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A high-speed Beijing airport rail link built in time for the Olympics won kudos from its first batch of passengers who were whisked from the city's gleaming new terminal to downtown in under 20 minutes.
"Normally I take a taxi and that can take an hour or more," said Chen Jianlan, a frequent visitor from Hong Kong, taking one of the first trains into town after the line opened Saturday.
The 27-kilometre line links downtown to the massive new airport Terminal 3, which opened five months ago. It also runs to Terminal 2, Beijing Capital Airport's other international hub.
"I am proud to be Chinese," said Zhang Yuzhen, a tour guide travelling on the line that is part of a mass transit upgrade undertaken by the city in time for the Beijing Olympics, which open in under three weeks.
"When you see this fantastic airport terminal, and then you go into the new rail concourse, you just get a lump in your throat," said Zhang.
China is using the August 8-24 Games to present a polished image to the outside world, and the athletes, VIPs and tourists who choose to use the airport rail link when they arrive for the Games could not fail to be impressed, according to businessman Jiang Yong.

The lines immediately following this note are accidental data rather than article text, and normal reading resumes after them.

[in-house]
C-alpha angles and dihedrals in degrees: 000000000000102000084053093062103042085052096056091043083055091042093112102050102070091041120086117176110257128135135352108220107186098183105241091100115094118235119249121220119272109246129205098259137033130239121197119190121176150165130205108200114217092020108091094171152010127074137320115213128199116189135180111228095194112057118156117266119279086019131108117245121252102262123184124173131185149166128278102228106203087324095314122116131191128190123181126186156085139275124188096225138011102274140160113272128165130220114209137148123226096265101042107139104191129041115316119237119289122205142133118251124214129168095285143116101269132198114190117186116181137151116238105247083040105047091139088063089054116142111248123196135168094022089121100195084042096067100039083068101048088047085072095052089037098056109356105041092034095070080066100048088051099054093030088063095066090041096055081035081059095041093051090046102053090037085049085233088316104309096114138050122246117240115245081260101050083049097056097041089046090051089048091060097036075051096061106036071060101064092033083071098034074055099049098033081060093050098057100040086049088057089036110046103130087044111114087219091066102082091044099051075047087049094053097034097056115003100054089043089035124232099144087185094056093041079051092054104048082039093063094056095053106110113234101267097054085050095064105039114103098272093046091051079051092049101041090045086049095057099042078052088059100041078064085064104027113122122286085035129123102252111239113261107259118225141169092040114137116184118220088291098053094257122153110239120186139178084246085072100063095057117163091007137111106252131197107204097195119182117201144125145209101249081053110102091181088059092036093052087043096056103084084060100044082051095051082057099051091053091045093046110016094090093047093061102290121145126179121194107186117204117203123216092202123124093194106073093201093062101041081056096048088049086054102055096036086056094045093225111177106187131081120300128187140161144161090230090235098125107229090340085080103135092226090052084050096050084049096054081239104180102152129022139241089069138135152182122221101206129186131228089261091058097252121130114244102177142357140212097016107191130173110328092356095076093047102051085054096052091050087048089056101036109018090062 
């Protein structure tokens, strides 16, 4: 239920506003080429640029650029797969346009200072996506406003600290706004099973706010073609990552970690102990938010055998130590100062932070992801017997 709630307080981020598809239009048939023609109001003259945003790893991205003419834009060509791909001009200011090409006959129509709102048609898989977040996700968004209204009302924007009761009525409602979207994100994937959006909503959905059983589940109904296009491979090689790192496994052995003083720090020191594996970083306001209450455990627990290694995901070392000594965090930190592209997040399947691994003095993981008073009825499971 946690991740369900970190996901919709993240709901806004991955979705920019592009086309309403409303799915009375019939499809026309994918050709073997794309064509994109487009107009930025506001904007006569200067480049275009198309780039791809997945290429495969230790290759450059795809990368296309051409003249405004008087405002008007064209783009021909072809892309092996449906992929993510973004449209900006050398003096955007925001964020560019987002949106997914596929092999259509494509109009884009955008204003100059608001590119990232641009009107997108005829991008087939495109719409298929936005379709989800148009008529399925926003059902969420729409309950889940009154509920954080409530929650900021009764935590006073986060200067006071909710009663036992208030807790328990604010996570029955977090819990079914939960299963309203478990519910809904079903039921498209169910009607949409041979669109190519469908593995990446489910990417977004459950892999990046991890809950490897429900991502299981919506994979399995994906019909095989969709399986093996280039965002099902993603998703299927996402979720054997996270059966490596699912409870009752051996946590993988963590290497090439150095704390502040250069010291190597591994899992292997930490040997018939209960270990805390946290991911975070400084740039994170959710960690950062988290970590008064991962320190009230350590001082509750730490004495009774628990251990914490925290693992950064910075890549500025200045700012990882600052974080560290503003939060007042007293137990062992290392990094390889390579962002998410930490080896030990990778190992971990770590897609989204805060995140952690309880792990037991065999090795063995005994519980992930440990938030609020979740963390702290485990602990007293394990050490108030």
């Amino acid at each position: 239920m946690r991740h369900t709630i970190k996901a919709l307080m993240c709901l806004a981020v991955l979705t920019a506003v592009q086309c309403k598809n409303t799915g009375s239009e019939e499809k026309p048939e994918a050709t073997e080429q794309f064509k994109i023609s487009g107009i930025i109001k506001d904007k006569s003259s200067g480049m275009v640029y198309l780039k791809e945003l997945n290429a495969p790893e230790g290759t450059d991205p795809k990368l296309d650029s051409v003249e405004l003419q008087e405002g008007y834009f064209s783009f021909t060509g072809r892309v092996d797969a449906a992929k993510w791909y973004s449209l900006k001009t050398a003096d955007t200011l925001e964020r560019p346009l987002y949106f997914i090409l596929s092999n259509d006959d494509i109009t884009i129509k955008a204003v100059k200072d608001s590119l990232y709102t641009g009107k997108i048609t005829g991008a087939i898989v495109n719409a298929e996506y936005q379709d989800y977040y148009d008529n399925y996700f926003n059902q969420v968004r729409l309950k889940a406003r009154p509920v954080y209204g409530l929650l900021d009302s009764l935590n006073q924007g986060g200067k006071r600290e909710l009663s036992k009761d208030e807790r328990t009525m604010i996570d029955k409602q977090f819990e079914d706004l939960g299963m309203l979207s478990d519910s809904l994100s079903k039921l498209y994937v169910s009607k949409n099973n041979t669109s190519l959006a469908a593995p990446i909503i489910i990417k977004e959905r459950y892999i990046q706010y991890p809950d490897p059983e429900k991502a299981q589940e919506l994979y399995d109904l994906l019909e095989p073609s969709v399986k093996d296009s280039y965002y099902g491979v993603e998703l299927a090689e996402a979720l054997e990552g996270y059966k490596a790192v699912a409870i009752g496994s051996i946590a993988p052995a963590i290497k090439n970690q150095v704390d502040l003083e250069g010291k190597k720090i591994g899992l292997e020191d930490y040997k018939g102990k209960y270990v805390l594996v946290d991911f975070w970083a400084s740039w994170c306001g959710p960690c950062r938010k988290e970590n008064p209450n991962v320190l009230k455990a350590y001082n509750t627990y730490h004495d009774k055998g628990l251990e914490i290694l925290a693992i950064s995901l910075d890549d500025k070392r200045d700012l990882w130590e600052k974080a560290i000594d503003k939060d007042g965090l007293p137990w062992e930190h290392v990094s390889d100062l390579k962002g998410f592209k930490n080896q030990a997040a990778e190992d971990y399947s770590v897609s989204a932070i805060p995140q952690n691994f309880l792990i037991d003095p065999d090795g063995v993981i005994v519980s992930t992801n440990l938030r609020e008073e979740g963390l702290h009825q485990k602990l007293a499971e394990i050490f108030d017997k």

"I've been overseas and I think this is pretty good by comparison to what I have seen there," said the 35-year-old salesman for US jet engine maker Pratt and Witney.
At the rail terminal travellers pay 25 yuan (3.5 dollars) for a ticket for the ride into town from staff like 25-year-old Li Ge, dressed in a crisp new dark blue uniform.
"Once they get off the plane, one of the first things they see in China will be our smiling faces," said Li. "We have been training for six months for this day."
Liu Hongtao, the manager of the airport line, said its key characteristics were high speed and high-tech design.
The trains reach 110 kilometres per hour while passengers watch live television on flat-panel video screens in the air-conditioned comfort of two-tone red and grey upholstered chairs.
Two new subway lines also went into service on Saturday as Beijing strives to improve the public transport system to reduce traffic gridlock and improve air quality ahead of the Olympics.
The new lines, including a link to the main Olympic Stadium, add an extra 58 kilometres to the over-stretched subway system at a cost of 22.3 billion yuan (A$3.3 billion).
Their opening coincides with China's last-ditch bid to beat pollution before the Games -- Sunday's implementation of broad traffic restrictions that will keep more than one million cars off Beijing's streets during the Games.
Beijing's 3.3 million vehicles -- increasing by more than 1,000 a day -- have been identified as the chief source of the city's notoriously bad air quality.
Cars with odd- and even-numbered licence plates will be ruled off the roads on alternate days for two months starting Sunday.
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